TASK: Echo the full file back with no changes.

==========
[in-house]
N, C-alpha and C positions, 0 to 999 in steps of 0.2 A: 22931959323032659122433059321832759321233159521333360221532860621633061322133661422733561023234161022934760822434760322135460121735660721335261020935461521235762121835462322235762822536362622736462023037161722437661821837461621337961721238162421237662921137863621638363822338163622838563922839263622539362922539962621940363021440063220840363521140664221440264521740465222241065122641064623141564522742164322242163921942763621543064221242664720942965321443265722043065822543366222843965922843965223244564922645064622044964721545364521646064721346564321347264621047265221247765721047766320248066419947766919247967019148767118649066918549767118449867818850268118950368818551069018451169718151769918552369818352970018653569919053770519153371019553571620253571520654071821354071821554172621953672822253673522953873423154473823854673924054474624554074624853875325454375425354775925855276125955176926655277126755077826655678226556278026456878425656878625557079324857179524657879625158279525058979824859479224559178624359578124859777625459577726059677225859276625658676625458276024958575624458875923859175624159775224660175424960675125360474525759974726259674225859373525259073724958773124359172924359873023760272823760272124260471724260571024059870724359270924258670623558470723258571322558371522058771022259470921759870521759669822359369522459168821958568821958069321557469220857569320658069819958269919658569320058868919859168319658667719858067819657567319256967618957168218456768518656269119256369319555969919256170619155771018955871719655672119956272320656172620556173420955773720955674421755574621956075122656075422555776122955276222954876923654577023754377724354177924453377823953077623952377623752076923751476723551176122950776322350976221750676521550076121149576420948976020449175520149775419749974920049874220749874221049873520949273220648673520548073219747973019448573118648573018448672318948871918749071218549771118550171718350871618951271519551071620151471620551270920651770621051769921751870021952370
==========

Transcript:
[in-house]
N, C-alpha and C positions, 0 to 999 in steps of 0.2 A: 22931959323032659122433059321832759321233159521333360221532860621633061322133661422733561023234161022934760822434760322135460121735660721335261020935461521235762121835462322235762822536362622736462023037161722437661821837461621337961721238162421237662921137863621638363822338163622838563922839263622539362922539962621940363021440063220840363521140664221440264521740465222241065122641064623141564522742164322242163921942763621543064221242664720942965321443265722043065822543366222843965922843965223244564922645064622044964721545364521646064721346564321347264621047265221247765721047766320248066419947766919247967019148767118649066918549767118449867818850268118950368818551069018451169718151769918552369818352970018653569919053770519153371019553571620253571520654071821354071821554172621953672822253673522953873423154473823854673924054474624554074624853875325454375425354775925855276125955176926655277126755077826655678226556278026456878425656878625557079324857179524657879625158279525058979824859479224559178624359578124859777625459577726059677225859276625658676625458276024958575624458875923859175624159775224660175424960675125360474525759974726259674225859373525259073724958773124359172924359873023760272823760272124260471724260571024059870724359270924258670623558470723258571322558371522058771022259470921759870521759669822359369522459168821958568821958069321557469220857569320658069819958269919658569320058868919859168319658667719858067819657567319256967618957168218456768518656269119256369319555969919256170619155771018955871719655672119956272320656172620556173420955773720955674421755574621956075122656075422555776122955276222954876923654577023754377724354177924453377823953077623952377623752076923751476723551176122950776322350976221750676521550076121149576420948976020449175520149775419749974920049874220749874221049873520949273220648673520548073219747973019448573118648573018448672318948871918749071218549771118550171718350871618951271519551071620151471620551270920651770621051769921751870021952370